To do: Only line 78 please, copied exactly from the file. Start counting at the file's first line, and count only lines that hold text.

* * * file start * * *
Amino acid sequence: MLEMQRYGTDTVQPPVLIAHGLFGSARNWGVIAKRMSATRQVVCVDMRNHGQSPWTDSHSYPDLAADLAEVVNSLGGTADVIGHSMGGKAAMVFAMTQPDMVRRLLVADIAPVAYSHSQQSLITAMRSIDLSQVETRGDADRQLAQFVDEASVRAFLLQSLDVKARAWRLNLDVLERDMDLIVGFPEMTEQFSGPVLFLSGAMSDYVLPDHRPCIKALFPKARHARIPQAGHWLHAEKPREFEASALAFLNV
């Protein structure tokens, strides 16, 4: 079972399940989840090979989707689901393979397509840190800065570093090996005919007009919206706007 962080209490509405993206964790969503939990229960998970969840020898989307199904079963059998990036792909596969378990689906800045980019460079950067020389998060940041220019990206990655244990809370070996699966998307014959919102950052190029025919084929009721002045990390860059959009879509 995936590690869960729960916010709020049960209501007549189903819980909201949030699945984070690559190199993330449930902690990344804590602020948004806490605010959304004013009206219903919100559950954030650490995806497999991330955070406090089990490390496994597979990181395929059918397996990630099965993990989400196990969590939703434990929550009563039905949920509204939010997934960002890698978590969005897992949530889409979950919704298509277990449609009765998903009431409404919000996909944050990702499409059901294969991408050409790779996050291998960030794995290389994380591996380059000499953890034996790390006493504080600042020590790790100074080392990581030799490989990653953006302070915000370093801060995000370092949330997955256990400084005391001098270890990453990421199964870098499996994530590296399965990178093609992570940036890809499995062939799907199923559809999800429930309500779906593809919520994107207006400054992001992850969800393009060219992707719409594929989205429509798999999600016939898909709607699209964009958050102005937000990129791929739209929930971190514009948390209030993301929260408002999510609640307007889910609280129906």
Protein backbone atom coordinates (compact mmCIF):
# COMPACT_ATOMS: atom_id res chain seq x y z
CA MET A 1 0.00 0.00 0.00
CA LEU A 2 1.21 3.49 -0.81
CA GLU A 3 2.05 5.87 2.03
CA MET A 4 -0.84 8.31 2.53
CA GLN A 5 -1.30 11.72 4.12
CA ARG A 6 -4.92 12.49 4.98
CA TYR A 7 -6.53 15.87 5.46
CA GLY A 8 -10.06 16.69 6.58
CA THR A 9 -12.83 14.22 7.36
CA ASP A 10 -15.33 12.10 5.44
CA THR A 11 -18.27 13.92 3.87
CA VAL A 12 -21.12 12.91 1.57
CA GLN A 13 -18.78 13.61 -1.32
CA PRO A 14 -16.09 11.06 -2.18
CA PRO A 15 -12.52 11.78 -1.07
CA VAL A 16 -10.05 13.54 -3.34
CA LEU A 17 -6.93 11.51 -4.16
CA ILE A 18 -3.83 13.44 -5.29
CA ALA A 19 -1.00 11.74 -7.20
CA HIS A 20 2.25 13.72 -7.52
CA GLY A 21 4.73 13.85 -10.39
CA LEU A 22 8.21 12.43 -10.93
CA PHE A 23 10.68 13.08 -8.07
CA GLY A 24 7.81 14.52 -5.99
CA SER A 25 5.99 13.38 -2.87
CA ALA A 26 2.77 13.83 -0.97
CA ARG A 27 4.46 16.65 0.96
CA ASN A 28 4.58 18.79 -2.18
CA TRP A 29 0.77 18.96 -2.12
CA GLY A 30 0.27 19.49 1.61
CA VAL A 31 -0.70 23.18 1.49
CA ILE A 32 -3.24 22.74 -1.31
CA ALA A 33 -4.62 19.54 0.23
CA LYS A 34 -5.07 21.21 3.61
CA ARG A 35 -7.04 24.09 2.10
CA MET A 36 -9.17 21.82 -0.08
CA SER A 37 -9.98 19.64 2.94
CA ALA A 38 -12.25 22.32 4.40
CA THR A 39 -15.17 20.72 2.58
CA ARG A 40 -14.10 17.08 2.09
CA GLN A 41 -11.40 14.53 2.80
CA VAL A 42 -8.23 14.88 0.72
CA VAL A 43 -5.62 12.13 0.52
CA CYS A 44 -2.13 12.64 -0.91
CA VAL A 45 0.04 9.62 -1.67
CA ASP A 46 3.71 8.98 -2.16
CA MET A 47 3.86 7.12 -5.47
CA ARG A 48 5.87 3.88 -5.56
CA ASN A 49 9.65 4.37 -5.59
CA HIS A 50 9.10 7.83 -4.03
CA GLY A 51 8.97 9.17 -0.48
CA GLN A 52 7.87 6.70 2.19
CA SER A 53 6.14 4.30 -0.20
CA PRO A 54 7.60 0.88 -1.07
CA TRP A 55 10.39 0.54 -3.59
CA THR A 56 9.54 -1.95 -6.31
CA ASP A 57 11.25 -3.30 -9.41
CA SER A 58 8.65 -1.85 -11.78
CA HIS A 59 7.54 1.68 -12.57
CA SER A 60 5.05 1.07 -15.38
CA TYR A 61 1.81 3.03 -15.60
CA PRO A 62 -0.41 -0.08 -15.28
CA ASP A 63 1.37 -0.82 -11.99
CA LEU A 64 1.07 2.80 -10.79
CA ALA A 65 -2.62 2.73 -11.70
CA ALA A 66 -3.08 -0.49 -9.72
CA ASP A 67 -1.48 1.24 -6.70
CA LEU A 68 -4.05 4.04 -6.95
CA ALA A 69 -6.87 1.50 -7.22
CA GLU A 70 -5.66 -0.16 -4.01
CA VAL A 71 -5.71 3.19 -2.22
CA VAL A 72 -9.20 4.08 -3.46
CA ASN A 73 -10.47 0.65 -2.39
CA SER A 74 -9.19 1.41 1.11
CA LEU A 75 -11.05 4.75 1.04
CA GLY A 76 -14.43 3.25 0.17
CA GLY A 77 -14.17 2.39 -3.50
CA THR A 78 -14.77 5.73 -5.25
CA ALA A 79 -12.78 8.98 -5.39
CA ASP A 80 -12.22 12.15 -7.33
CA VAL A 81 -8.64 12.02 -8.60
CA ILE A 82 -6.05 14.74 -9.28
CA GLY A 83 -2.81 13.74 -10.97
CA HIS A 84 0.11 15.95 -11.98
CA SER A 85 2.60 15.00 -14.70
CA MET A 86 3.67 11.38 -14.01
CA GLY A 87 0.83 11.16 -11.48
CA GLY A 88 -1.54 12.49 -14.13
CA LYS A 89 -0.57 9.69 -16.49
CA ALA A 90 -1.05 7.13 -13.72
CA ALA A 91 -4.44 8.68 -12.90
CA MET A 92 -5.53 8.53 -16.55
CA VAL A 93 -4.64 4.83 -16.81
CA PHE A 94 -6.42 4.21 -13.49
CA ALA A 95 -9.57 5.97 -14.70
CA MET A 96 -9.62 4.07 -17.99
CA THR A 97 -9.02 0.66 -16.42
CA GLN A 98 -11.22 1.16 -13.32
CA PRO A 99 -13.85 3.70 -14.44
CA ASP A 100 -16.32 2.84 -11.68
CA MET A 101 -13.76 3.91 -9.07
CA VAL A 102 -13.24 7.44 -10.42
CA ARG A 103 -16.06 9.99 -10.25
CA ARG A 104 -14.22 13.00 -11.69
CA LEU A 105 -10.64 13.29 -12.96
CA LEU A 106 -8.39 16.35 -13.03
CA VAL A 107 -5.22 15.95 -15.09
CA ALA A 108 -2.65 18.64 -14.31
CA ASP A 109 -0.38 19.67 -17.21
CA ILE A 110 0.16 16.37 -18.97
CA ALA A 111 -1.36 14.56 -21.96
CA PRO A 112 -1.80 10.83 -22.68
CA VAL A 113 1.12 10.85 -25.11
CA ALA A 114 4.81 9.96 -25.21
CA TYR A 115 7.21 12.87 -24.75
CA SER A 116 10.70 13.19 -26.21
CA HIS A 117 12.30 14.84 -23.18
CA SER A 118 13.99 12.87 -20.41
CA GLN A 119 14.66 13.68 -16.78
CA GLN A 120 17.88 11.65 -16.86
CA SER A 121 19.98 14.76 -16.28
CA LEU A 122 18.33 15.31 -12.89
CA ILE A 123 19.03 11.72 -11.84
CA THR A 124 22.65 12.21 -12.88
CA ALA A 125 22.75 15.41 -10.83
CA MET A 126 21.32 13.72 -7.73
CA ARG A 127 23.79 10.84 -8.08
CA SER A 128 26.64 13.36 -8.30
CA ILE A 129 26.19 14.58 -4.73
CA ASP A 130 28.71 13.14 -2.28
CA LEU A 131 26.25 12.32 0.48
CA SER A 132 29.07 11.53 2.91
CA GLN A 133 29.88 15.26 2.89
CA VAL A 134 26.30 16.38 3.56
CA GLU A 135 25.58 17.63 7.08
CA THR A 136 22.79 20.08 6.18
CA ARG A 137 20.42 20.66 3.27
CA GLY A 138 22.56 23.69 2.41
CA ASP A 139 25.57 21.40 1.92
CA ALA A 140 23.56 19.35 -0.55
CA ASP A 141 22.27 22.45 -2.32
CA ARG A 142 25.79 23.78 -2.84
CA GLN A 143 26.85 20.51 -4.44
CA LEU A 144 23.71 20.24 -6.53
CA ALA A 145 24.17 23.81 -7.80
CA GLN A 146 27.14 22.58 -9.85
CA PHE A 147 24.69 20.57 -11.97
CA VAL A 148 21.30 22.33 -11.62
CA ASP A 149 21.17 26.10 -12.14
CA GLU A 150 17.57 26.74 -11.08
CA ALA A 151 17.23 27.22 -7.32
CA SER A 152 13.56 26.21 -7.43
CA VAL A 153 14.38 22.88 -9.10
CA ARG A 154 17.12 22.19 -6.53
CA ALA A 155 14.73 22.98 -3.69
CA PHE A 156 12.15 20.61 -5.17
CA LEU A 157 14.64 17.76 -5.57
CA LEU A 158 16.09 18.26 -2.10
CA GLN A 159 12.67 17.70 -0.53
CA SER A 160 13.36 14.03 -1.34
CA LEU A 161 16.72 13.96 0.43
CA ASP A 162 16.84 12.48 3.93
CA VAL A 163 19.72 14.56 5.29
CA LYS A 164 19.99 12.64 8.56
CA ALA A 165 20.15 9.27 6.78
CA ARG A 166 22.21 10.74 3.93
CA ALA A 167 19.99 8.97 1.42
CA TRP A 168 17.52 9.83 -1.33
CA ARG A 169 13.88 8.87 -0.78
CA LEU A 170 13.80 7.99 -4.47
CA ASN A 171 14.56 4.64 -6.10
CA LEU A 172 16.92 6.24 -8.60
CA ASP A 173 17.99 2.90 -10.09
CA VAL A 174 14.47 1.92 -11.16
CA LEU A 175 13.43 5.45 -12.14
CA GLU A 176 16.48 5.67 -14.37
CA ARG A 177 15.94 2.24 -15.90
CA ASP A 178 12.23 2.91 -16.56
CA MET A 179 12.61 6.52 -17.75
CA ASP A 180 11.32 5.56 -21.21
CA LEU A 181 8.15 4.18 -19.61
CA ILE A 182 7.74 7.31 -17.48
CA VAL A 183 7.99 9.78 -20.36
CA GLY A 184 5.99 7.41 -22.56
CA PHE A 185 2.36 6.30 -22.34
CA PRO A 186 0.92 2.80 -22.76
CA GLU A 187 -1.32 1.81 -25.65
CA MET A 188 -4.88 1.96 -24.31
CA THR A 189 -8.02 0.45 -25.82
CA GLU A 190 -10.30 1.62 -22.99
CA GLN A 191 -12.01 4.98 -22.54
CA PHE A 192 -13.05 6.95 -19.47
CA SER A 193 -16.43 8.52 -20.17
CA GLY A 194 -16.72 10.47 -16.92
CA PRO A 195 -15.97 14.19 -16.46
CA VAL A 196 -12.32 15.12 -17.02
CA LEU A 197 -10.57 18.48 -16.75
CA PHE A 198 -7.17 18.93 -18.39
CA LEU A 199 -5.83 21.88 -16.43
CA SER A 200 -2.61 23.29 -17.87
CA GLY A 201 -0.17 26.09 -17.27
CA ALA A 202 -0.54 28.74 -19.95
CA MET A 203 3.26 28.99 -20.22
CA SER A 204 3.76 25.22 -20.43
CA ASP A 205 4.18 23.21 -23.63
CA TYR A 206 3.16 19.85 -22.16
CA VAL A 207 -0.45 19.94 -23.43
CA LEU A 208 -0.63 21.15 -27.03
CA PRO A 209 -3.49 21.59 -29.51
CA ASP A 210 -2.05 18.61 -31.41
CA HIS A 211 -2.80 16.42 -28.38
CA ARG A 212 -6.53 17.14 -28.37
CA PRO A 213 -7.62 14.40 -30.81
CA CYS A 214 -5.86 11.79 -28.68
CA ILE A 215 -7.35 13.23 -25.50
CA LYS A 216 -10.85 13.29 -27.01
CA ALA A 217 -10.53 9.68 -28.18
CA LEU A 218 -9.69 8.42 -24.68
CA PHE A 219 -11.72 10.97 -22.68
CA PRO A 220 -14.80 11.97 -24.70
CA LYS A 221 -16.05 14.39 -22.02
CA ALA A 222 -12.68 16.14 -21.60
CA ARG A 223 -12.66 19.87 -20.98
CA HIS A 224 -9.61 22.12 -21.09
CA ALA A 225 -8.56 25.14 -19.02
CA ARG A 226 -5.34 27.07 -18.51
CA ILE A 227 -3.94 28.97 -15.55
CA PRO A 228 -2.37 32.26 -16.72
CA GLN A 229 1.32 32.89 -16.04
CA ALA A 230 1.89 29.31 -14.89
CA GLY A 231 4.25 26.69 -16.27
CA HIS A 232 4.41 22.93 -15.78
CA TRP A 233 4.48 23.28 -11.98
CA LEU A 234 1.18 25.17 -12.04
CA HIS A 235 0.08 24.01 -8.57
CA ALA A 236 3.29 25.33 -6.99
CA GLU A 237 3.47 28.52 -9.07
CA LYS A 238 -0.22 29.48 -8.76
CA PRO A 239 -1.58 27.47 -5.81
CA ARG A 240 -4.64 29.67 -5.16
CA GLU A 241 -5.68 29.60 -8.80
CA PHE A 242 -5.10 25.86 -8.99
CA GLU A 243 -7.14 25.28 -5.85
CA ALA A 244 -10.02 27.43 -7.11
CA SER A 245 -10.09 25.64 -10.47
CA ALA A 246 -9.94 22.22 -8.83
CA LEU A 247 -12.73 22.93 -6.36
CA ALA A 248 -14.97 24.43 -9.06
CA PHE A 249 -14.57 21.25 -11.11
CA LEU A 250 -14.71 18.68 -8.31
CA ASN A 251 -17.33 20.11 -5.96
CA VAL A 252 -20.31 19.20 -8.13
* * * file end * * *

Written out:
CA SER A 74 -9.19 1.41 1.11